Saturday, Sept. 20, 1884
A Man Missing. Peter M. Oleson, one of The K.S. & Co. Company’s filers, who lives about three miles west of the city, is reported missing. He was last seen Thursday night of last week. He was at Thompson’s saloon during the evening, and later at the Johnson House, on Broadway. About o’clock he left there in company with Halvor Torkelson who lives on Hay River. Torkelson says they went down to Fuss’ brewery, but finding it closed, Torkelson took lodgings in Fuss’ barn and slept till morning, and Oleson started for home. As Oleson was somewhat inebriated, the presumption is that he fell into the river and was drowned. It is proposed to organize a party to make search for him, and the NEWS is requested to state that a meeting will be held at the lower wagon bridge on the Red Cedar river, Sunday morning, 9 o’clock, for that purpose. All persons who desire to render assistance are invited to be present. Oleson was about 45 years of age, and can be readily identified by red birth marks on one side of his face. He leaves a wife and two children in very poor circumstances.
Friday, Sept. 21, 1894
The death of William Creaser at the home of his son, Robert Creaser, in the town of Dunn, on Monday, Sept. 17, 1894, removes from the stage of human activities, one of the oldest residents of Dunn county. Mr. Creaser was born in England in 1811. In 1852 he came to this country, lived in New York two years, in Illinois about the same length of time and in 1857 settled in Dunn county. Two sons, George and Robert, survive him. His wife died twenty-six years ago and one son laid down his life in serving his country in the Union army in the late rebellion. He was industrious and frugal and held all his life the unwavering eseem of his associates and neighbors. Funeral services conducted by Rev. Wm. Massee were held at the residence of Robert Creaser, and the body laid at rest in the Dunnville cemetery on the 19th.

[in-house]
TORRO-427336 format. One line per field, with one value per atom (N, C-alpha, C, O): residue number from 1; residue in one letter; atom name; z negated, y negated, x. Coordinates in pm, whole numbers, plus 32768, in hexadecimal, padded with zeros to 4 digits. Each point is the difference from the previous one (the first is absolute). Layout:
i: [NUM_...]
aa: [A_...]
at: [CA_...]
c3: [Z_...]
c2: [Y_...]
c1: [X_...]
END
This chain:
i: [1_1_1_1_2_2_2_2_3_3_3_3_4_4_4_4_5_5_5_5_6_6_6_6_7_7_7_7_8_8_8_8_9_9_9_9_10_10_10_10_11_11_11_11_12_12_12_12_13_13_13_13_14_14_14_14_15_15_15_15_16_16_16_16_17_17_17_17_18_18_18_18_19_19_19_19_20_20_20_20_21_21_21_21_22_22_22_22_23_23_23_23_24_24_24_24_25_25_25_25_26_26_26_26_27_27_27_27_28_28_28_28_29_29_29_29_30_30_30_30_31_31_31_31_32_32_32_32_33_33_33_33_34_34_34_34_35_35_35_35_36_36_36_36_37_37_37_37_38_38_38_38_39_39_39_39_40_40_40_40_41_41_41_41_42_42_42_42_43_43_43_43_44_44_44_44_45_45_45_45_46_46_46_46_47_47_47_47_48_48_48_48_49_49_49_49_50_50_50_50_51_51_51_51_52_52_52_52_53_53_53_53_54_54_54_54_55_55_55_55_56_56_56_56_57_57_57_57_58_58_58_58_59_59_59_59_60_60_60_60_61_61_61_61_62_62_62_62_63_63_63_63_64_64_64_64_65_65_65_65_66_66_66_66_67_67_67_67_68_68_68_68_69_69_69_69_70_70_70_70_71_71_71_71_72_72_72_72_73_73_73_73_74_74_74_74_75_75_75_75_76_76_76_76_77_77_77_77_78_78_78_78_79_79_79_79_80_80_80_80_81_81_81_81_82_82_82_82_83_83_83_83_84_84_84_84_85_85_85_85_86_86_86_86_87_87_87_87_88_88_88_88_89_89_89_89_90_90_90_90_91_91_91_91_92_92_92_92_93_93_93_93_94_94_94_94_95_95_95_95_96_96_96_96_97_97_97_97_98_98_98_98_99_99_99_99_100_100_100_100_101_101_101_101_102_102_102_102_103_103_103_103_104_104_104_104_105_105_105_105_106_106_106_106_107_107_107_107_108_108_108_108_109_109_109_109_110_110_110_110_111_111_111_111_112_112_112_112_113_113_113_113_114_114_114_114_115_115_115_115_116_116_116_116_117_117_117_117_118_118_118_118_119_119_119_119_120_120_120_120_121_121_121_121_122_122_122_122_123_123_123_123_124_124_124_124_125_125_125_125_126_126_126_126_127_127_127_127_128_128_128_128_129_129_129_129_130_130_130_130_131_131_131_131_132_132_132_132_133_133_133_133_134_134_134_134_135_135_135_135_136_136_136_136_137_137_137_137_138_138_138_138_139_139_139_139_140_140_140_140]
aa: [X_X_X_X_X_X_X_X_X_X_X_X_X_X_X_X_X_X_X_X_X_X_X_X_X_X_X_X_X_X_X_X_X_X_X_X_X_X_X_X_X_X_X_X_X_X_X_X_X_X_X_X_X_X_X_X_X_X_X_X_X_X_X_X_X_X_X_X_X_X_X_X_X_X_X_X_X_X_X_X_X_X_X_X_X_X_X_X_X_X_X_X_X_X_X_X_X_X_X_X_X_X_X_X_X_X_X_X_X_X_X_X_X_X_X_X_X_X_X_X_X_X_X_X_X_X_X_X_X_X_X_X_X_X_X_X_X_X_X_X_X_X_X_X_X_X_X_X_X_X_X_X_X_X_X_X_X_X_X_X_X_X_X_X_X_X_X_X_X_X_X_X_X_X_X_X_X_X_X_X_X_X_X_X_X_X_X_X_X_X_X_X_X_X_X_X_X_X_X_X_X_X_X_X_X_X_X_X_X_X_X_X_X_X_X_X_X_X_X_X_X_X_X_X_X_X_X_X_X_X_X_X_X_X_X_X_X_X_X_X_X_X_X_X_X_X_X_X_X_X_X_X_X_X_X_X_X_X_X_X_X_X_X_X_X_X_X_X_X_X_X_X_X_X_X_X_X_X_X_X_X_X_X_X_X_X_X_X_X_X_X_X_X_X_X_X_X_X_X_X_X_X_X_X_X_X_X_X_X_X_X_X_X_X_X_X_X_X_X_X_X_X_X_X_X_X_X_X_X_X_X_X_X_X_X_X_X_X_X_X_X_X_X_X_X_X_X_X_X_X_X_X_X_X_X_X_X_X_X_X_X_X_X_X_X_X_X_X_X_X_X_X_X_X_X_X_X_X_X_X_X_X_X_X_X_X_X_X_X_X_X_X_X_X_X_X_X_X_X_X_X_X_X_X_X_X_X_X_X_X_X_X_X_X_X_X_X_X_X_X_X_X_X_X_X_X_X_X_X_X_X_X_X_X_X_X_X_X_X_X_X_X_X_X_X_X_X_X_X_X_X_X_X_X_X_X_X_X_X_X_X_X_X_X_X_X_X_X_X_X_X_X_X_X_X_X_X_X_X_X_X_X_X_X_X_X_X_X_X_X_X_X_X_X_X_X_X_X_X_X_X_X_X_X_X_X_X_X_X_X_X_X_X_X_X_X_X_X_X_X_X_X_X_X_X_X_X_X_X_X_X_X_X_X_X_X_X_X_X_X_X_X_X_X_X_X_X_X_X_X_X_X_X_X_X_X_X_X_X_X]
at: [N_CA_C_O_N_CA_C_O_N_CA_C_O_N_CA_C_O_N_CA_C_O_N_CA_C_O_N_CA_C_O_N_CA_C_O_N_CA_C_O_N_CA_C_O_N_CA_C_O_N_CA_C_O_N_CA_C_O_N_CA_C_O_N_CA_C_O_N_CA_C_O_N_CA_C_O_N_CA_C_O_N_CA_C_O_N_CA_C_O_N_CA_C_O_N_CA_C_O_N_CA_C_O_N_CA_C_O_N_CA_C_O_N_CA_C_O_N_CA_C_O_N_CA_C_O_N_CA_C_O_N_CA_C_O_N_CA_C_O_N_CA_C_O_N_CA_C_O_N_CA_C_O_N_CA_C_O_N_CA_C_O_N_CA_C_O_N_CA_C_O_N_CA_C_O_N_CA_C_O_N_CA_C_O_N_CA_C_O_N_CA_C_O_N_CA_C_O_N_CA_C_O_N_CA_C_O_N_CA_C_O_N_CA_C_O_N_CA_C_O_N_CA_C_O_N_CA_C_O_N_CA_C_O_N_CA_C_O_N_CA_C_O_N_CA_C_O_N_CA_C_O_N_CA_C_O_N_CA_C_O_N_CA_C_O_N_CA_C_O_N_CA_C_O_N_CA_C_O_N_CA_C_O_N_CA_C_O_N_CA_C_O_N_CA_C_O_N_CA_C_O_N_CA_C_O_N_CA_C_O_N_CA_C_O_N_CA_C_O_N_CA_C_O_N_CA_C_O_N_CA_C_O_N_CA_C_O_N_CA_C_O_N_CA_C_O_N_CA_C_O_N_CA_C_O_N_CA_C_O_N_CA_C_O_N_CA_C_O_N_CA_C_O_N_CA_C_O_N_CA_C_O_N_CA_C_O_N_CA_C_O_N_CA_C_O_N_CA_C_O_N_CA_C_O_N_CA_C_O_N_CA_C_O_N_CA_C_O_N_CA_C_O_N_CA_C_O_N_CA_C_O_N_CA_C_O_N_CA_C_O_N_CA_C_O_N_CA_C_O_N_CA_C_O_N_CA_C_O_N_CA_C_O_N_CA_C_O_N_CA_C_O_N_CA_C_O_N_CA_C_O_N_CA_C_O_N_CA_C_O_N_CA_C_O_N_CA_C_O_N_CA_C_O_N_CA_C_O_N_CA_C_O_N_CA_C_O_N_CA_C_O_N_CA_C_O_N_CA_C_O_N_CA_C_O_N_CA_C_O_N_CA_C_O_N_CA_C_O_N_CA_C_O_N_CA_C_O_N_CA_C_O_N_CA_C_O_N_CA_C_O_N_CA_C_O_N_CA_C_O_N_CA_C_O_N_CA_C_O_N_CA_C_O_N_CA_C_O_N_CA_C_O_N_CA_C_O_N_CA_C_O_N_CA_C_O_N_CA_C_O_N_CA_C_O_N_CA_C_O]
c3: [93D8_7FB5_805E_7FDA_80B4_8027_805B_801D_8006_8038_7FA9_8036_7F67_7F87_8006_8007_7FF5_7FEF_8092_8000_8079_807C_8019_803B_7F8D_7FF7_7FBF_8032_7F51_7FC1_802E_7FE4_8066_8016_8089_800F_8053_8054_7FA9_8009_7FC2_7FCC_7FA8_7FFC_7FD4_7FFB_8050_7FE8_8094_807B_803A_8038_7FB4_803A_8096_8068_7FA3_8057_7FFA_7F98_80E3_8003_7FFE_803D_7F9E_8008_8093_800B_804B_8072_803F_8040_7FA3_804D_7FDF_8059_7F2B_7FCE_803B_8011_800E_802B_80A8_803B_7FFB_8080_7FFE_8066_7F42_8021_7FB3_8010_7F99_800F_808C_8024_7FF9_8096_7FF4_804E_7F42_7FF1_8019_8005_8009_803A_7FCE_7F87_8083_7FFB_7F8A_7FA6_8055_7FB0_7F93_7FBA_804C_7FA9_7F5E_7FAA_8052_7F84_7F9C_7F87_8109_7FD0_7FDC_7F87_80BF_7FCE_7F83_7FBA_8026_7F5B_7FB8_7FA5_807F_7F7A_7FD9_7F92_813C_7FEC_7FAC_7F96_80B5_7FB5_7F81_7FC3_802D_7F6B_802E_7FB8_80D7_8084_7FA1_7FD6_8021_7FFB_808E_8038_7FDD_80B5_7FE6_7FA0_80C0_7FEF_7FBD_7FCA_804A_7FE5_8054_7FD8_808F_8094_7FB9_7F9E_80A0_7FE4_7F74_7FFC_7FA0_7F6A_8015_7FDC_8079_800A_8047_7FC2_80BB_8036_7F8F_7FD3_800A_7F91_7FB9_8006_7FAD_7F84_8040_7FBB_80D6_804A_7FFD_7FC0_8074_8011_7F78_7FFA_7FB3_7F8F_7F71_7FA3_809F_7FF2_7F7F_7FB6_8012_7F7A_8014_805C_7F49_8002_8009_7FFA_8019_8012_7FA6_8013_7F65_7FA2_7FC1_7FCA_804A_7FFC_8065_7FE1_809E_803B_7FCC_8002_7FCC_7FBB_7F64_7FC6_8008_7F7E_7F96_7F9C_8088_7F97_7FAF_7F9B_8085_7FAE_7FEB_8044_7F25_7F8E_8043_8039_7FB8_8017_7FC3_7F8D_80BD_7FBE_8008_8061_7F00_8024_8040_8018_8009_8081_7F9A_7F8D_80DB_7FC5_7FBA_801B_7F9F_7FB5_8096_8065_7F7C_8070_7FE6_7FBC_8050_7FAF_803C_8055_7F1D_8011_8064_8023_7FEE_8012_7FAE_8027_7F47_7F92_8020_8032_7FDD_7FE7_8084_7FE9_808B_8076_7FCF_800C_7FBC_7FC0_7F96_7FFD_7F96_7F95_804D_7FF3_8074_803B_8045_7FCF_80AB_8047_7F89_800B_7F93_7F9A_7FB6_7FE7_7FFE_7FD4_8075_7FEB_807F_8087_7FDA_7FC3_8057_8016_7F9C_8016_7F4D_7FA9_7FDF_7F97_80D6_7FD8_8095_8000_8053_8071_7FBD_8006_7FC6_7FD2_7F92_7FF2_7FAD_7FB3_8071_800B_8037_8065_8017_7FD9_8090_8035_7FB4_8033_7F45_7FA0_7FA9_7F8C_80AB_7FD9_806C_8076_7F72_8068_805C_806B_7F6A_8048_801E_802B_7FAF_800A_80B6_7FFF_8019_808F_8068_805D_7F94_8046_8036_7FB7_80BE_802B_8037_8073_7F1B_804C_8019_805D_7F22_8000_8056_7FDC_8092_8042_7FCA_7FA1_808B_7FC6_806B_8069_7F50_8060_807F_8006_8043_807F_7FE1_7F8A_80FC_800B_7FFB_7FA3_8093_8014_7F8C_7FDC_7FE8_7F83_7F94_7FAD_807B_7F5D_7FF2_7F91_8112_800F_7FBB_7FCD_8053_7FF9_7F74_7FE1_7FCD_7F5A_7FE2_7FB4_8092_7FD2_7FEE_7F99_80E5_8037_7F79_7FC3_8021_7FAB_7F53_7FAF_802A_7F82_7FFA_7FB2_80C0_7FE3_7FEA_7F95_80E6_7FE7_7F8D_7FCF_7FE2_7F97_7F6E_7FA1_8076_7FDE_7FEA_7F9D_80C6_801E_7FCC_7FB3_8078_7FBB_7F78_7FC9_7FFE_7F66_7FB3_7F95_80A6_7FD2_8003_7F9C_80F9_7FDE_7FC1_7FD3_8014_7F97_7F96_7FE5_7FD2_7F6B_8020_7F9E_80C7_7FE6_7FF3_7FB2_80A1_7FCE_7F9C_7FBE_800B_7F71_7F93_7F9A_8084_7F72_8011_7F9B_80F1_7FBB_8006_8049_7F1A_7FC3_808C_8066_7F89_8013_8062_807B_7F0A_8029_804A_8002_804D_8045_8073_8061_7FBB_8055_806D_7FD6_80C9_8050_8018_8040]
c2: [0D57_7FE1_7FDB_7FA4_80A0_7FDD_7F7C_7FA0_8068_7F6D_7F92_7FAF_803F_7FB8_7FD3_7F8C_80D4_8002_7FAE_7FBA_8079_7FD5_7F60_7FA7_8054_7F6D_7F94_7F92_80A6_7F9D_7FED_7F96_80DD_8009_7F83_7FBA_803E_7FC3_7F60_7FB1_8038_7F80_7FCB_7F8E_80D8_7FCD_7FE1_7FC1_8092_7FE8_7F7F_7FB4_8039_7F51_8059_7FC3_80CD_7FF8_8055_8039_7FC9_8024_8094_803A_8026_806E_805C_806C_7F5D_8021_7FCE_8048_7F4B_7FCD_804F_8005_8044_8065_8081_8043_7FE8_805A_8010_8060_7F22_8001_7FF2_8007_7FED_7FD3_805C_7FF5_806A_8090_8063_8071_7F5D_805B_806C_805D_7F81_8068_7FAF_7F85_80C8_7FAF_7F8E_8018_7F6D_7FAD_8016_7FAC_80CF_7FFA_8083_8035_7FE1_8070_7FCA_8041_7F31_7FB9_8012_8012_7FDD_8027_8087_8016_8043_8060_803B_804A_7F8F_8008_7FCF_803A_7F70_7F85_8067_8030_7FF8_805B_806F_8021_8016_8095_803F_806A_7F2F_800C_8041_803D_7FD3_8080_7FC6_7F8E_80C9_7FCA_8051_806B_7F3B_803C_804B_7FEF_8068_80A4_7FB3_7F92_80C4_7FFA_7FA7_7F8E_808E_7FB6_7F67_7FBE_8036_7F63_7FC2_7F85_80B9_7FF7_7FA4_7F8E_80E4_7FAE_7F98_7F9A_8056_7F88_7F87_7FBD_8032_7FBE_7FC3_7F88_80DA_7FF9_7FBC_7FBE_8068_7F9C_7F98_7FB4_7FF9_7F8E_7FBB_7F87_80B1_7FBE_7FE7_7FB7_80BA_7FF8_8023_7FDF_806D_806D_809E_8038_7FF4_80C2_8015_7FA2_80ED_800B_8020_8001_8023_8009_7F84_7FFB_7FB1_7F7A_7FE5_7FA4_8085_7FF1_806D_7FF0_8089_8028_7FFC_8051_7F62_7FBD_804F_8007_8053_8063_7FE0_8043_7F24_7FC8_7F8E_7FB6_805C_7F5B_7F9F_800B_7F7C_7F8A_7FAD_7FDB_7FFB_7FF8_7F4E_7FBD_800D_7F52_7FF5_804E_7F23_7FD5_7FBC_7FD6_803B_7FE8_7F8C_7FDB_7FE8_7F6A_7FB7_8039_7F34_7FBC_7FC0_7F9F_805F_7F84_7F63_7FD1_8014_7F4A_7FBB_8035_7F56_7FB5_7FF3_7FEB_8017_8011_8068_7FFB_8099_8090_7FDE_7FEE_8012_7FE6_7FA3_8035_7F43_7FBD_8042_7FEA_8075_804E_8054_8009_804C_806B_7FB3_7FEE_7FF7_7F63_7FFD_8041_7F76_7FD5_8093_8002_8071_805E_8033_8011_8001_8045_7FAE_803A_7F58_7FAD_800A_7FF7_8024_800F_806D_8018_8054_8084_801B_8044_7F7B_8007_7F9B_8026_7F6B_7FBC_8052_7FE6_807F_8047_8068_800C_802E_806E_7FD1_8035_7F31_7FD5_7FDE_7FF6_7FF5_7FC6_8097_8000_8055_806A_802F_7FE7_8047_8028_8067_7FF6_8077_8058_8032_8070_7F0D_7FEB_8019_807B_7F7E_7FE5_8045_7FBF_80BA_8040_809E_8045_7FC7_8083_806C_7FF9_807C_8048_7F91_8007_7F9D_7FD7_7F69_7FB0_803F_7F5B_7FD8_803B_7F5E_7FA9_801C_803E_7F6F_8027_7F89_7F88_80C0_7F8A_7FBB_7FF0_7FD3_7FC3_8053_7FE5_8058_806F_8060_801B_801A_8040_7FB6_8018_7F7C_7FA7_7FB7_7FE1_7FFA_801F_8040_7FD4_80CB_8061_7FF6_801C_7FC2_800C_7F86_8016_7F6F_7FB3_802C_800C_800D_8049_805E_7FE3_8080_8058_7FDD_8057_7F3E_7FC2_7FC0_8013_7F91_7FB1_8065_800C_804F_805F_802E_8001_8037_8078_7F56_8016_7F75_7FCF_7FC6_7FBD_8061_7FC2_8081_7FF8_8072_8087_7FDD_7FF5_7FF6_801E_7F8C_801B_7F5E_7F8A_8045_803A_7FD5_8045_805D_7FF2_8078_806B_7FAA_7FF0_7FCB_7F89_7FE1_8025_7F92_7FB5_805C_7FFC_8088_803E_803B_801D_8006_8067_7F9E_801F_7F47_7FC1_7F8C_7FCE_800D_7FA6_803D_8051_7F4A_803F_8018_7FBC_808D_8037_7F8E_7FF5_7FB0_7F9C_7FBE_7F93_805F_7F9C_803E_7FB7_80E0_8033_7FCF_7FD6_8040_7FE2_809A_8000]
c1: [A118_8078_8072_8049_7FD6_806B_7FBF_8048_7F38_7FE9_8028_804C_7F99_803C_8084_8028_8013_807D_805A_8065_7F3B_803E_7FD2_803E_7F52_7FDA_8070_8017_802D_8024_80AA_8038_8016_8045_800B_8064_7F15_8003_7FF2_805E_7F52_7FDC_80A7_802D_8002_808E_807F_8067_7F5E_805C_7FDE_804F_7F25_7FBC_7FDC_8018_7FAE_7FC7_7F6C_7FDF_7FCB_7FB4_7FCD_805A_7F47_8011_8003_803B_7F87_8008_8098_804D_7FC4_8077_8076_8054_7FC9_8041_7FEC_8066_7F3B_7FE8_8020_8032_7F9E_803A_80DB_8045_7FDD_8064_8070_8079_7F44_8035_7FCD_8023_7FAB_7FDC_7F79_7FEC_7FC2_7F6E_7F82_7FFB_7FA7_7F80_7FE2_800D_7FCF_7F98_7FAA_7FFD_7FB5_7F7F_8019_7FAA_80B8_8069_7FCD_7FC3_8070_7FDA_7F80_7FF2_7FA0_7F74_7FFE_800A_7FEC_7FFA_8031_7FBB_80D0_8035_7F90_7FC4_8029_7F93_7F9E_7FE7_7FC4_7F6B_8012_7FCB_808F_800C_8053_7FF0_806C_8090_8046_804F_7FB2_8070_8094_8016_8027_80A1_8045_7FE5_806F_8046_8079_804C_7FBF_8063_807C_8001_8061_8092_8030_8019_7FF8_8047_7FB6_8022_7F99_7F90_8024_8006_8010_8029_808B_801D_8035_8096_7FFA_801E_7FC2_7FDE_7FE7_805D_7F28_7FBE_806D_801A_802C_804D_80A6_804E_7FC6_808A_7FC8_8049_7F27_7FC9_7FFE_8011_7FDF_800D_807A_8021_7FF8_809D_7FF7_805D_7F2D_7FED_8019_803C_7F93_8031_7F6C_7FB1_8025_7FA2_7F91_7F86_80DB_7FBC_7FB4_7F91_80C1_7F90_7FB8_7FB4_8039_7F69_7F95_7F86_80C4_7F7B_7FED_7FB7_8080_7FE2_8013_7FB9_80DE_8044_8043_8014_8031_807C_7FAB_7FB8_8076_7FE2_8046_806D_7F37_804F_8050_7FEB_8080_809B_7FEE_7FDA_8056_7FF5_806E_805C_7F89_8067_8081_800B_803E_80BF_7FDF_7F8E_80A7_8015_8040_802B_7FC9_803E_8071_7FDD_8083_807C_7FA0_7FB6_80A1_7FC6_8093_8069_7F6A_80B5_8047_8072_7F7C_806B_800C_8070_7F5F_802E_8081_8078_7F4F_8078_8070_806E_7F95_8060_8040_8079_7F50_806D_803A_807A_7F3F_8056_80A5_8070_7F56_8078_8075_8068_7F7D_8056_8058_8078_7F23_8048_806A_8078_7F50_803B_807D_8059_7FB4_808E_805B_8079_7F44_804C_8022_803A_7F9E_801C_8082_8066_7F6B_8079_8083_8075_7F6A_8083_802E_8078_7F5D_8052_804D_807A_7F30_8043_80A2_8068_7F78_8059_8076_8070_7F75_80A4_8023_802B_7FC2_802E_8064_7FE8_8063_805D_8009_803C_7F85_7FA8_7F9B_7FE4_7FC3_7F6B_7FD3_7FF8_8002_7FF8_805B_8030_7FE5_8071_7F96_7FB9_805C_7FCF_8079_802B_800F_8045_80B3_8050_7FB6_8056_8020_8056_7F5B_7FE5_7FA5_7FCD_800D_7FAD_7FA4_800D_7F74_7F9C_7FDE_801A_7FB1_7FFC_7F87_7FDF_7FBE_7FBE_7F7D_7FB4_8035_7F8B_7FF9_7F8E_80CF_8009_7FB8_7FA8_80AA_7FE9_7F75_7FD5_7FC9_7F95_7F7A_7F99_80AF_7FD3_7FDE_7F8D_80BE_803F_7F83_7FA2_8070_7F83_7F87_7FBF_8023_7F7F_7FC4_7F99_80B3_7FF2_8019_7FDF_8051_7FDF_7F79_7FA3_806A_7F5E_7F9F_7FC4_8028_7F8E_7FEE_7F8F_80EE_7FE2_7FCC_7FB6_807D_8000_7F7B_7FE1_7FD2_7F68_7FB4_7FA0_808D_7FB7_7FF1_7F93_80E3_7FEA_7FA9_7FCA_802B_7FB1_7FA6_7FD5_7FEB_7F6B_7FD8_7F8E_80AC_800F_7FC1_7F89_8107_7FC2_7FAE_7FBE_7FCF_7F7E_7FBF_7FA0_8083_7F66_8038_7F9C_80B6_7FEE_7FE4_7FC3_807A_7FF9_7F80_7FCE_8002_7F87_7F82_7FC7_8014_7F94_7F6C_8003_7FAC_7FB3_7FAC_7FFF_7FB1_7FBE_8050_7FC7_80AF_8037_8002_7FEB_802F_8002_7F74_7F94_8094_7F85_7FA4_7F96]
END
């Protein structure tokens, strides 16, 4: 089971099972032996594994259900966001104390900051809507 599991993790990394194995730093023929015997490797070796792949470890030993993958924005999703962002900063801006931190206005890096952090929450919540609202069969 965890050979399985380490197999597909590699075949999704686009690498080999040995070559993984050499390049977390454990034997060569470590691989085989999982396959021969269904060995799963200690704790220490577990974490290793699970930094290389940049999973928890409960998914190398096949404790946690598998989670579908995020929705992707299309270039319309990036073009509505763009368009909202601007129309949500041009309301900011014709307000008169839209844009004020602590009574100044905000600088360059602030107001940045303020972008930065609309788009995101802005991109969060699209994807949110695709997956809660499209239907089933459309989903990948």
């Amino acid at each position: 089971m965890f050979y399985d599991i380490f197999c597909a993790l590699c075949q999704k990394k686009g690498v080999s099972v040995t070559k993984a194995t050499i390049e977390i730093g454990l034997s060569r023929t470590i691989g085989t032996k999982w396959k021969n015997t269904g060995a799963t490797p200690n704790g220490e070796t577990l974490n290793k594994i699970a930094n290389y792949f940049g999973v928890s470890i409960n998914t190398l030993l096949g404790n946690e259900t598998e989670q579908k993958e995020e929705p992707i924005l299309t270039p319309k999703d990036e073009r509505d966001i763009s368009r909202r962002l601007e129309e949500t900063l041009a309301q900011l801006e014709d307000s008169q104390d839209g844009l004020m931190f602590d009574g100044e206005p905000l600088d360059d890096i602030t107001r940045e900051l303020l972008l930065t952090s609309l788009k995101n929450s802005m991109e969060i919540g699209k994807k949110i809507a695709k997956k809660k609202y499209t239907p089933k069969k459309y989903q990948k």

Thursday, Sept. 18, 1919
Crooks were busy in the city during the fair last week but their booty in all instances was not commensurate with their efforts. The most serious loss reported was that of a practically new ford owned by E.H. Guptill, which was stolen from the grounds near the Art building. It was left by the family about 1:30 and when they came back to look for it at 4 o’clock it was gone. There is no clue to the thief. Several homes were entered Friday on the flat. At the William Mason home things were turned topsy turvy in an effort to locate money, but only 35 cents was missing. At the home of Mrs. Carrie Mason, next door, however, $5 was taken from a desk. The furniture here, too, was ransacked. At the Sigeur Olson home $10 in cash and a gold ring were stolen by burglars. The places on the flat were all entered Friday afternoon, the intruder evidently gaining access to the homes through doors by means of a skeleton key.
Wednesday, Sept. 20, 1944